<p>I'm curious if the following will influence admission.
First, my mom passed away when I was only 6 years old.
Next, My income stands below $50,000.
Finally, if my dad never had college education does that change anything?</p>
<p>I'm a pretty advanced student, but it often seems that money and having a single parent makes it much harder to get involved. Sports and after school extra curricula are really hard for my family to set up because my dad works 5 days a week all year long. I was wondering if colleges would see that because of my situation, my minor extra curricula and athletic position could be accounted for.</p>
<p>I'm currently standing at a 4.0 and am taking IB and honors. I'm not asking for chancing, but will top schools such as Stanford, USC, UC Berkeley, and Harvard take me as some sort of minority for a single parent and small income? I'm trying my best to stay ahead of the curve and practice for SAT and ACT as that is really all I can do at home. Also, my brother is attending OSU with little to no financial aid (he was a bit lazy and never applied), would I receive money going into college for having a sibling attending college at the same time?</p>
<p>Thank you in advance.</p>
<li>Not to my knowledge, but maybe. </li>
<li>Yes, it will make it harder</li>
<li>Yes, it will make it easier</li>
Thank you. I always thought that if you had lower income, elite colleges would want you more because you’re the minority and the person who can make a difference from hard work. But to come to think of it, why would they want to support so much financial aid on a student when they could enroll a rich student and give hardly any? I read this in an article somewhere I think but I was kind of skeptical about it.
Anyone else help me on this?</p>
Wow. Amazing article. I can’t tell if I’m supposed to be impressed, depressed, or happy. I think it’s awesome that someone that lives in poverty is able to do something so substantial… 9 for 9. At the same time, however, I feel sad because I didn’t try all these kinds of things. I am only a freshman, so hopefully I can take a similar road to impress everyone, just like he did. Very inspiring story. I appreciate the post!</p>
<p>How does your brother pay for college with no financial aid? Your father should file the papers necessary to get financial aid because it certainly sounds like your brother may qualify for some financial aid. Who declines free money to go to college? You apply each year and they can fill out the FAFSA now with 2013 figures for fall aid.</p>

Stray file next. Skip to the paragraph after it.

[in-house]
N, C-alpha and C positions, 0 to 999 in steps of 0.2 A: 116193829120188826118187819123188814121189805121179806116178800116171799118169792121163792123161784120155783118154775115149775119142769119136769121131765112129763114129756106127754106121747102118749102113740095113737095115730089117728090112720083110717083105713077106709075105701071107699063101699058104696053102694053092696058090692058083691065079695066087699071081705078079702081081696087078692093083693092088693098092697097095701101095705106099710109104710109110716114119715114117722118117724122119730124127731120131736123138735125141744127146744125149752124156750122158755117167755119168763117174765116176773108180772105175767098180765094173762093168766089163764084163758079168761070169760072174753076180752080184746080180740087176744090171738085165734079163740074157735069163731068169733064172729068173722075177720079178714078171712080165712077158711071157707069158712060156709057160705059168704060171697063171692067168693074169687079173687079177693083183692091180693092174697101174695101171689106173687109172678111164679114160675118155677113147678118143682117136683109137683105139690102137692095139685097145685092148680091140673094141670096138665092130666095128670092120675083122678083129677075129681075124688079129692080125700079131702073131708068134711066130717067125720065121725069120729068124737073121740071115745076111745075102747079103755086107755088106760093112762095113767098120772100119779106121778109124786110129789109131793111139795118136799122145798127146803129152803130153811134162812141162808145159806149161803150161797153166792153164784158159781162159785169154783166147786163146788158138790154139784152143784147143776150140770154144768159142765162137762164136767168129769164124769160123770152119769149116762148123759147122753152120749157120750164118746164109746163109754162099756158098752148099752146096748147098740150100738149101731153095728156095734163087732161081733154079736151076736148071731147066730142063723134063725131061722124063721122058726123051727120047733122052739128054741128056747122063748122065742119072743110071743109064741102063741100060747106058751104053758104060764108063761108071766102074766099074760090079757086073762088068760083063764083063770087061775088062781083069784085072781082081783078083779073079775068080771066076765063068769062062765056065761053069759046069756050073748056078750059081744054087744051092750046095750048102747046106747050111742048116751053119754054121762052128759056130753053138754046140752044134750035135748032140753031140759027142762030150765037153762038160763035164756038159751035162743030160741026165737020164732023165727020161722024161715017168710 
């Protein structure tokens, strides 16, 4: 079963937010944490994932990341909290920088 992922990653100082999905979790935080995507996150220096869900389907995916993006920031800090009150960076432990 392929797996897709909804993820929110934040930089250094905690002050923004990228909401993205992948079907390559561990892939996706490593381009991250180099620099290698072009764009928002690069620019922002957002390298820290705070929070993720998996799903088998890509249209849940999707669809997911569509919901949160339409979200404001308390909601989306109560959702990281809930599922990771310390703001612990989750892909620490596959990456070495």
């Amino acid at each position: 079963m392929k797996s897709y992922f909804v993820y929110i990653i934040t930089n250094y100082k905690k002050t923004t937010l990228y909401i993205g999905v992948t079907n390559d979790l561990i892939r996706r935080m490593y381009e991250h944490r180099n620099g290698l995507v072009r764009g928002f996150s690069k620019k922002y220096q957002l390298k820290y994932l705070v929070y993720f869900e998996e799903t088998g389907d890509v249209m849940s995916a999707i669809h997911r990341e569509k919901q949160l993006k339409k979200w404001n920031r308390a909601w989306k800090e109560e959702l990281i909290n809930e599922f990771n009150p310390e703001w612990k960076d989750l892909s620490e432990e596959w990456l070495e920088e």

<p>Since you are only a freshman, you have time to do your best in your academics and take a challenging schedule, and try to find ways to participate in your school and/or community. Don’t waste your time prepping for SAT/ACT now. You can do other more interesting things at home if you can’t find a way to participate at school. Find the time to develop interests and peruse them on your own. Hone your intellectual curiosity Read widely, that will help with your scores too. Maybe learn some computer code, there are plenty of free tutorials online. Or participate in citizen science projects, google and find some. Or participate in community history projects or work on an oral history project, creative writing, art, music, whatever interests you.</p>
<p>Almost all colleges try to promote first generation college students. All top colleges look for talented underprivileged students, but those students are mostly very competitive in all the usual ways. There are at least 30+ colleges that meet full financial need of all students. Many more give quite a few full need packages and some offer packages based on merit, usually gpa+SAT/ACT combination. Out of State colleges as a general rule do not. So don’t pick your colleges yet, but use some of that vast spare time you have to investigate colleges and what makes each unique and interesting. Maybe your library has some resources, like the Fiske Guide etc.</p>